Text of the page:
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Year : 2016  |  Volume : 29  |  Issue : 2  |  Page : 128-131

Educating medical students about military health: Perspectives from a multidisciplinary lecture initiative

1 Department of Medical Education, Keck School of Medicine of University of Southern California, Los Angeles, USA
2 Department of Pediatrics, Keck School of Medicine of University of Southern California, Los Angeles, USA

Date of Web Publication19-Aug-2016

Correspondence Address:
Christos Theophanous
4275 Via Arbolada #201, Los Angeles, CA 90042
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Source of Support: None, Conflict of Interest: None

DOI: 10.4103/1357-6283.188754

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Background: Medical student education on military health topics is critical in ensuring optimal future care for military service members and their families. Methods: Keck School of Medicine of the University of Southern California (Keck SOM) students were invited to participate in an anonymous, voluntary, online survey ("Pre") rating their level of interest, awareness, exposure and comfort with military health issues on a 5-point Likert scale. A student-organized program of four voluntary lectures discussing military health-related topics was then implemented. Students were invited to re-take the survey ("Post") and also indicate which, if any, lectures they had attended. Results: 230 students completed the "Pre" survey. A statistically significant deviation in responses was observed in all four questions, showing high interest (mean: 3.19 ± 1.20, P = 0.002), low awareness (mean: 2.52 ± 1.15, P < 0.001), low comfort (mean: 2.66 ± 1.11, P < 0.001), and low exposure (mean: 1.80 ± 0.95, P < 0.001) to military health issues. 132 students completed the "Post" survey, including 37 lecture attendees and 95 non-attendees. A statistically significant difference in the level of interest (P < 0.05) and exposure (P < 0.05) was observed between these groups. Discussion: Medical schools that lack military health curricula may underprepare students to care for military-affiliated patients. Student-led programs can help introduce this topic before formalized curricula are instituted.

Keywords: Medical education, military health, veterans

How to cite this article:
Theophanous C, Kalashnikova M, Sadler C, Barreras E, Fung CC, Bruning M. Educating medical students about military health: Perspectives from a multidisciplinary lecture initiative. Educ Health 2016;29:128-31

How to cite this URL:
Theophanous C, Kalashnikova M, Sadler C, Barreras E, Fung CC, Bruning M. Educating medical students about military health: Perspectives from a multidisciplinary lecture initiative. Educ Health [serial online] 2016 [cited 2022 Aug 17];29:128-31. Available from:

  Background Top

Veteran and military-affiliated patients present unique challenges for healthcare professionals worldwide. These patients suffer disproportionately from mental illnesses such as major depression, substance abuse, generalized anxiety and post-traumatic stress disorder (PTSD). [1],[2],[3],[4],[5],[6],[7],[8] Secondary traumatic stress, partner burden and general psychological stress has also been identified among female partners of veterans suffering from PTSD. [9] In the U.S., military families experience poorer continuity of care as 47% of active-duty families reported three or more residence changes in five years, well above the national average. [10],[11] A lack of trust for mental health professionals and worries that requesting assistance would betray the confidence of their unit among service members further complicates veteran care. [12]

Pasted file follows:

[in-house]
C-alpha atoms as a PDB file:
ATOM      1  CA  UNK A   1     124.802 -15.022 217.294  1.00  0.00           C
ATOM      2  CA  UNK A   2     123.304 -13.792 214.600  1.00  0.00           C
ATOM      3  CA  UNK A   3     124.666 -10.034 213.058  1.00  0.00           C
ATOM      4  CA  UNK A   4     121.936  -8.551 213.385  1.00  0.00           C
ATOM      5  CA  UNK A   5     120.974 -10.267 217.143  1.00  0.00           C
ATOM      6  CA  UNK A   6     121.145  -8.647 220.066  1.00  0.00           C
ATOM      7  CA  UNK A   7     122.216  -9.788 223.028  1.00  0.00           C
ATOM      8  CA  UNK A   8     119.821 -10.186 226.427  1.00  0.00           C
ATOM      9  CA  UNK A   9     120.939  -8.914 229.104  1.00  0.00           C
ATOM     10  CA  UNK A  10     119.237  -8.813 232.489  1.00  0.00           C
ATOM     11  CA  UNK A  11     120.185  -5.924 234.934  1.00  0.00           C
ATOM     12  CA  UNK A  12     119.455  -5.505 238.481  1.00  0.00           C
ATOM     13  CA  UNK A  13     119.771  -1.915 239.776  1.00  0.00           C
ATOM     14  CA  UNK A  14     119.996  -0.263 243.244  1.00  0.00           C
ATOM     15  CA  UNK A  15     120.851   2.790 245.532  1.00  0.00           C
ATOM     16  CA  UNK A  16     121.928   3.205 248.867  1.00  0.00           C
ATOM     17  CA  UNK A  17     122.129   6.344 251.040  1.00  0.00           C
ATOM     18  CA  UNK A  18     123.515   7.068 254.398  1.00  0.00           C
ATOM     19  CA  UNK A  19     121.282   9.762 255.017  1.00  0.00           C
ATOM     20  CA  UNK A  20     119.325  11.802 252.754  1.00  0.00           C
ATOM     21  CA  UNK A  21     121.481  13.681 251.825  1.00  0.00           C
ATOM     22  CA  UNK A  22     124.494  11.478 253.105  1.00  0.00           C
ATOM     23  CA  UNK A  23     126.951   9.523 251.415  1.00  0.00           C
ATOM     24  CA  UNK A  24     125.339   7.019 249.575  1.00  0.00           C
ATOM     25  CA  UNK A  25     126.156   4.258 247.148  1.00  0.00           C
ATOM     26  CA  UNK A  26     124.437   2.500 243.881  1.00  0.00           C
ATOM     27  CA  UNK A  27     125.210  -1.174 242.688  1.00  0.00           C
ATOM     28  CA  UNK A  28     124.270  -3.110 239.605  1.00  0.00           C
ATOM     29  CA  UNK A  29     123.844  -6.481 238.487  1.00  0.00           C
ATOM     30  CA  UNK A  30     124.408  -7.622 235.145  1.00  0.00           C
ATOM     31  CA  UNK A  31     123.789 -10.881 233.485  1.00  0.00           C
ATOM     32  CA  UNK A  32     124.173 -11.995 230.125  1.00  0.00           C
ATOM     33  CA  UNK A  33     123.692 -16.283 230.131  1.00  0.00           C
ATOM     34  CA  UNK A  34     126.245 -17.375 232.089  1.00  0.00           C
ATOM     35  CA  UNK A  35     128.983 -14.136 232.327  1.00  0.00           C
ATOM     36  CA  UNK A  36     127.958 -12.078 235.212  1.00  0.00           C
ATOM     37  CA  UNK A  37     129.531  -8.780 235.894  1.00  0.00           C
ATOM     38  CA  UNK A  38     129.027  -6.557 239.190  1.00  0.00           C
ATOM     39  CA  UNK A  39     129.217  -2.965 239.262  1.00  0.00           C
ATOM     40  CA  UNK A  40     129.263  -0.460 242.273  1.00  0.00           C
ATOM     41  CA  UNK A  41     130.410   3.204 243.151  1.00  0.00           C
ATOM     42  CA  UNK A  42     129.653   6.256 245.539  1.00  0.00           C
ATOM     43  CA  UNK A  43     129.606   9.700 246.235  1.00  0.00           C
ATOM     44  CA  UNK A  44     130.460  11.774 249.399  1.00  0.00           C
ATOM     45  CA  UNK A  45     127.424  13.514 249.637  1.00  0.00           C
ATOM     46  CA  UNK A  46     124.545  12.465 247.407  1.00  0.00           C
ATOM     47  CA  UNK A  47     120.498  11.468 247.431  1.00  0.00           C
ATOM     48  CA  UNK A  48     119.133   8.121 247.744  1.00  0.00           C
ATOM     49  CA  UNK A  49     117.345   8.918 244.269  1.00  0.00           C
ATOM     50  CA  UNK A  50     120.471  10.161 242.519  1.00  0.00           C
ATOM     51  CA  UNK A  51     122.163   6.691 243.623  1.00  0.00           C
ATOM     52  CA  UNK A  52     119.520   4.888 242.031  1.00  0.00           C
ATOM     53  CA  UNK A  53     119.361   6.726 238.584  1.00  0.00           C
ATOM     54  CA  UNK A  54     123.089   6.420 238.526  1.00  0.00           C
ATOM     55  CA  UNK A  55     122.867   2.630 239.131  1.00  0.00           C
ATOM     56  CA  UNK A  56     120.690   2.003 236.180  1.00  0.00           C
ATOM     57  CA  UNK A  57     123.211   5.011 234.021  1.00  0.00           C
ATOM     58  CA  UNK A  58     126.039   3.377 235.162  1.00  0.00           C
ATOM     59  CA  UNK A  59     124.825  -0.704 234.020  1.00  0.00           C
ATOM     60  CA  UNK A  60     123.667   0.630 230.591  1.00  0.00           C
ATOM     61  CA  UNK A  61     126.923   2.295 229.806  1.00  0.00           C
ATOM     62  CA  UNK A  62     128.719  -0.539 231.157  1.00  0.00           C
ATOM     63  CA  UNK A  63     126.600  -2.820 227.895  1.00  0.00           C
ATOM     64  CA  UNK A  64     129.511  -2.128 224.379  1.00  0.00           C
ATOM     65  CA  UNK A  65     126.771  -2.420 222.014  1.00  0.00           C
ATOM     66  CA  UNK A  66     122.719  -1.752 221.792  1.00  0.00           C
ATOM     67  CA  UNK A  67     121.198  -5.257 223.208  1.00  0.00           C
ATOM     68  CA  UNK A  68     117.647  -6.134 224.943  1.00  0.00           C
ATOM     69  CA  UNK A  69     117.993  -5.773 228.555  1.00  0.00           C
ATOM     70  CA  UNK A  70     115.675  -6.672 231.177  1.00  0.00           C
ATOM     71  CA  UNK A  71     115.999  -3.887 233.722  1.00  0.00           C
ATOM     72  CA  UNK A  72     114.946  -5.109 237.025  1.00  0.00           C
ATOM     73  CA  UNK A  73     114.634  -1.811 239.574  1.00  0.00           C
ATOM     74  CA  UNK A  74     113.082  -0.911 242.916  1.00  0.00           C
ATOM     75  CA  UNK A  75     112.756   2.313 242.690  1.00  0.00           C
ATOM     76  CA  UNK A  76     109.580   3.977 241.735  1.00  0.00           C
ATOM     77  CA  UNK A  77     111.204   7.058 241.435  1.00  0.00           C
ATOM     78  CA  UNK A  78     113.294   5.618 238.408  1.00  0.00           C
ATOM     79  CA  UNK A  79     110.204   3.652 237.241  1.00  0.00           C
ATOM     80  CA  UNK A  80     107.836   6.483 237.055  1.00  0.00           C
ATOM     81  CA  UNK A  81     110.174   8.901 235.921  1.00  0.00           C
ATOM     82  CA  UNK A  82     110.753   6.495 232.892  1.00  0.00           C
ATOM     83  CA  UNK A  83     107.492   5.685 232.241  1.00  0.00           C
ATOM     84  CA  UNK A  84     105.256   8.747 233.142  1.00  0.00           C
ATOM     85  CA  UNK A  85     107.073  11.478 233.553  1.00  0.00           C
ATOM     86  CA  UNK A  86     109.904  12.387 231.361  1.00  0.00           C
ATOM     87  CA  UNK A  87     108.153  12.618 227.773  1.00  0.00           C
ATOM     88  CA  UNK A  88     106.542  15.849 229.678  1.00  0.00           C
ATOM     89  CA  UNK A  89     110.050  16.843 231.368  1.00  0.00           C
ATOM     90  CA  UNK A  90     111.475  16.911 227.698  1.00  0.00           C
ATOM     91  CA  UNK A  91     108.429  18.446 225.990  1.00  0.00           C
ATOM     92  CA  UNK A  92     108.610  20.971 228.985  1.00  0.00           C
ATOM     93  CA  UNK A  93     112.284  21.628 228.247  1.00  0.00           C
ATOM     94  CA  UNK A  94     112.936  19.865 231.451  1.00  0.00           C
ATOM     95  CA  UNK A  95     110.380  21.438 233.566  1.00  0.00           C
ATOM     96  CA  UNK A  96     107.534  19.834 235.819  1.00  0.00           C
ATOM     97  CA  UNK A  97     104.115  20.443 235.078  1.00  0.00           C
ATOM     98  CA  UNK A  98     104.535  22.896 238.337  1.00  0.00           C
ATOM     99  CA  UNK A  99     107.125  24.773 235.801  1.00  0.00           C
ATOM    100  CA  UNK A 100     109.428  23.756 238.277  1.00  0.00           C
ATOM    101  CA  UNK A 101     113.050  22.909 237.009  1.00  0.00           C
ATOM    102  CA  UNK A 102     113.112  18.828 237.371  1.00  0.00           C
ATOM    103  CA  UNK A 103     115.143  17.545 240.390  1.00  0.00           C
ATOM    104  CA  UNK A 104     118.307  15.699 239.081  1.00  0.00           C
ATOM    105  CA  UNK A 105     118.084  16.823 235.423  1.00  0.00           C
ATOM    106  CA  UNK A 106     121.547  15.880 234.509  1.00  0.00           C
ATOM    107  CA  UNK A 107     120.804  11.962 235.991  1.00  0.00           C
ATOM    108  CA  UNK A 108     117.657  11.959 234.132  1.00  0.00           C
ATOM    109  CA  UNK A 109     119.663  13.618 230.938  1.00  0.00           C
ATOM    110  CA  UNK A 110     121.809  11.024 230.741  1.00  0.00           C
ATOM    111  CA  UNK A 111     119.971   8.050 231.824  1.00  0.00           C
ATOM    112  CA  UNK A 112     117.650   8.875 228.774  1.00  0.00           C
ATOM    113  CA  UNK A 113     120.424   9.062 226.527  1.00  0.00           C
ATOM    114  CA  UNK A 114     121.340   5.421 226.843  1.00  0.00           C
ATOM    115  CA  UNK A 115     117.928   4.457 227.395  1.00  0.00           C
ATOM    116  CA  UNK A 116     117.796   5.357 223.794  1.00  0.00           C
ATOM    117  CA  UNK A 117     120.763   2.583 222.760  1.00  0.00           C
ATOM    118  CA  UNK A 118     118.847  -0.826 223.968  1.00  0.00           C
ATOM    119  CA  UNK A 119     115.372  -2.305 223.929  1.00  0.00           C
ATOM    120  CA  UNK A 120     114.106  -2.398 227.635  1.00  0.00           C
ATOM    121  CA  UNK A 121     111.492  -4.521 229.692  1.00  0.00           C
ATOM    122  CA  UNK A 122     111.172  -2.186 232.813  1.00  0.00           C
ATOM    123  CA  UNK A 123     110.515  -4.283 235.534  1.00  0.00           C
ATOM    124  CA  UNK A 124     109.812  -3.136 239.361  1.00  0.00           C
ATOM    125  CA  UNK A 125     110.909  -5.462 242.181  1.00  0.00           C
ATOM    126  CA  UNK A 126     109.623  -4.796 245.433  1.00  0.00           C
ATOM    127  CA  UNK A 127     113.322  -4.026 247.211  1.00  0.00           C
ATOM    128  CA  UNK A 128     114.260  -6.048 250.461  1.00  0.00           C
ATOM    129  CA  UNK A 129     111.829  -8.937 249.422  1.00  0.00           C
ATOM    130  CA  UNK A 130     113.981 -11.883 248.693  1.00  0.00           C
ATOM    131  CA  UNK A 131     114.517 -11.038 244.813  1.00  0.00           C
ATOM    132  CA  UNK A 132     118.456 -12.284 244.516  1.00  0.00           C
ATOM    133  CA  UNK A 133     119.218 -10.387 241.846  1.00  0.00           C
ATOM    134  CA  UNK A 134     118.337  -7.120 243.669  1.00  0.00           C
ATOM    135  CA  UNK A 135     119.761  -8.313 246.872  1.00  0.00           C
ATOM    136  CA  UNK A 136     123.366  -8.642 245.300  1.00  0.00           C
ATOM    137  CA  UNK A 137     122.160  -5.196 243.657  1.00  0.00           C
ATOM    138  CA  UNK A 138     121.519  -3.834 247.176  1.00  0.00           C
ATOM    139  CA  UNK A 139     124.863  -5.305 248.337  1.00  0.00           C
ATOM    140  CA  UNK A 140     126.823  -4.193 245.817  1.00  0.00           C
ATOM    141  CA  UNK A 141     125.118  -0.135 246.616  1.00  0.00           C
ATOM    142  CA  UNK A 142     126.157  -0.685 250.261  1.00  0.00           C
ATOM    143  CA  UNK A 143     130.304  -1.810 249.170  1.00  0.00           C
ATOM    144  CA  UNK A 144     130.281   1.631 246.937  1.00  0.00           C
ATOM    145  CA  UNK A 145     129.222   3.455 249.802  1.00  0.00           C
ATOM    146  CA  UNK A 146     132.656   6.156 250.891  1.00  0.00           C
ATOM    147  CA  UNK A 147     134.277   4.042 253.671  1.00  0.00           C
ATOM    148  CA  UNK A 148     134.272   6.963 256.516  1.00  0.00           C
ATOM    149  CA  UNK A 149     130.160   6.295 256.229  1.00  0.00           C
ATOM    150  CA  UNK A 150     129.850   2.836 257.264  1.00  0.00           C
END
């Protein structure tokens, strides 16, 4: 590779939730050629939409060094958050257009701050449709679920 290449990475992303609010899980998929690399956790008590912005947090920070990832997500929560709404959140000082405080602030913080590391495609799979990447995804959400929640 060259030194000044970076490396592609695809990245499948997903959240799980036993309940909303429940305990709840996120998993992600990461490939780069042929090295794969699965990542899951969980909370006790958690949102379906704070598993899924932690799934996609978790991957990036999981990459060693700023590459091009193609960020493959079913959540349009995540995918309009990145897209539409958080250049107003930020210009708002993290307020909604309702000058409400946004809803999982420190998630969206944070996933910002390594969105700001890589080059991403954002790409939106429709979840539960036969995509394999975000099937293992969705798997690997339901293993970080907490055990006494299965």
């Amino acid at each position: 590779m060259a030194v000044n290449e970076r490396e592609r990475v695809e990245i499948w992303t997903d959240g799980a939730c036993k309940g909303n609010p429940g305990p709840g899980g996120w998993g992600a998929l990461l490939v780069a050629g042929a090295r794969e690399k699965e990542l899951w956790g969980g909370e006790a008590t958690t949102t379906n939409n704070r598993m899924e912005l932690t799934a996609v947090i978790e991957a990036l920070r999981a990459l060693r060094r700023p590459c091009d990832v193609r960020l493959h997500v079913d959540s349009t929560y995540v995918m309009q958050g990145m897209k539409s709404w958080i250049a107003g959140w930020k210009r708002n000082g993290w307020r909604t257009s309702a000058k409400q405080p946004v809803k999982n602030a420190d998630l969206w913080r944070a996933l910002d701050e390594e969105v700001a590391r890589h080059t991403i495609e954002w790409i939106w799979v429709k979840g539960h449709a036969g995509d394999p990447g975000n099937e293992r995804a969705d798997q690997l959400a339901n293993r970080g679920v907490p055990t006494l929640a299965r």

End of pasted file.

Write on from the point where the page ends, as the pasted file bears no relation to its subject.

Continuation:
While military physicians are specifically trained to assess the needs of service members and their families, many veterans receive care from civilian clinics. The 2010 National Survey by the U.S. Department of Veterans Affairs found that only 16% of American veterans intended to use the Veterans Affairs (VA) system as their primary source of care, while 32% had no plan to use it at all. [13] Further, up to 50% of the 2 million children of American military families receive their primary care outside a military medical facility. [14] Practitioners educated about the particular healthcare needs of this population may be better equipped to elicit pertinent health information and provide more complete care to the military-affiliated patient.

Given these clinical issues, medical student exposure, understanding, and education about military health should be closely examined, especially in countries with large veteran populations. In American medical schools, increasing attention is being given to this topic by the academic medical community. The Association of American Medical Colleges (AAMC) has organized support for the national Joining Forces Initiative through a pledge signed by medical schools showing commitment to education on military health issues. [15] As of November 2014, 115 medical schools have signed the pledge.